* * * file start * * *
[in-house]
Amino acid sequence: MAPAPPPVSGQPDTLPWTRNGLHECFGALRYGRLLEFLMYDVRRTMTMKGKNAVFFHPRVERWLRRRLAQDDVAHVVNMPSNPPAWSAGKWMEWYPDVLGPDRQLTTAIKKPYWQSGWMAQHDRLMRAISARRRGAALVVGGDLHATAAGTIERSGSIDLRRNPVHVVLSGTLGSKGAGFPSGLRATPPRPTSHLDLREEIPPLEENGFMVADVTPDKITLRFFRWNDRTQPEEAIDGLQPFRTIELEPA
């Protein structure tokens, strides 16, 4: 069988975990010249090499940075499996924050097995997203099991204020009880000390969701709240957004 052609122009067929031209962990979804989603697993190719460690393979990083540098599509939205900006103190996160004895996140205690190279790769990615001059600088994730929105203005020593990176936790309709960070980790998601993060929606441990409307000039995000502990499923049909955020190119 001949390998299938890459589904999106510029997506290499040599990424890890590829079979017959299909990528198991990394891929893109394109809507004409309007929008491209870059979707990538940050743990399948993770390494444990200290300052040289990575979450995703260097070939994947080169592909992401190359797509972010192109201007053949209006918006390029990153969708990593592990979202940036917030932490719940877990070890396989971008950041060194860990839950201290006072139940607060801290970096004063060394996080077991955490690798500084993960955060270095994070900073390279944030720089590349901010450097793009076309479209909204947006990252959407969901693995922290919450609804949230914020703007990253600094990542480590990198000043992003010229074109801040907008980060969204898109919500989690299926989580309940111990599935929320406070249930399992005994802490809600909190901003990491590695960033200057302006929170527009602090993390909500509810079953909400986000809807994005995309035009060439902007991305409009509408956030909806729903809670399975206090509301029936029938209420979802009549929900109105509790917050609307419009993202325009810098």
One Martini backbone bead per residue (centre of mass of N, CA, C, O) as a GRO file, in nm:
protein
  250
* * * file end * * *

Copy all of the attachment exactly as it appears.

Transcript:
[in-house]
Amino acid sequence: MAPAPPPVSGQPDTLPWTRNGLHECFGALRYGRLLEFLMYDVRRTMTMKGKNAVFFHPRVERWLRRRLAQDDVAHVVNMPSNPPAWSAGKWMEWYPDVLGPDRQLTTAIKKPYWQSGWMAQHDRLMRAISARRRGAALVVGGDLHATAAGTIERSGSIDLRRNPVHVVLSGTLGSKGAGFPSGLRATPPRPTSHLDLREEIPPLEENGFMVADVTPDKITLRFFRWNDRTQPEEAIDGLQPFRTIELEPA
């Protein structure tokens, strides 16, 4: 069988975990010249090499940075499996924050097995997203099991204020009880000390969701709240957004 052609122009067929031209962990979804989603697993190719460690393979990083540098599509939205900006103190996160004895996140205690190279790769990615001059600088994730929105203005020593990176936790309709960070980790998601993060929606441990409307000039995000502990499923049909955020190119 001949390998299938890459589904999106510029997506290499040599990424890890590829079979017959299909990528198991990394891929893109394109809507004409309007929008491209870059979707990538940050743990399948993770390494444990200290300052040289990575979450995703260097070939994947080169592909992401190359797509972010192109201007053949209006918006390029990153969708990593592990979202940036917030932490719940877990070890396989971008950041060194860990839950201290006072139940607060801290970096004063060394996080077991955490690798500084993960955060270095994070900073390279944030720089590349901010450097793009076309479209909204947006990252959407969901693995922290919450609804949230914020703007990253600094990542480590990198000043992003010229074109801040907008980060969204898109919500989690299926989580309940111990599935929320406070249930399992005994802490809600909190901003990491590695960033200057302006929170527009602090993390909500509810079953909400986000809807994005995309035009060439902007991305409009509408956030909806729903809670399975206090509301029936029938209420979802009549929900109105509790917050609307419009993202325009810098």
One Martini backbone bead per residue (centre of mass of N, CA, C, O) as a GRO file, in nm:
protein
  250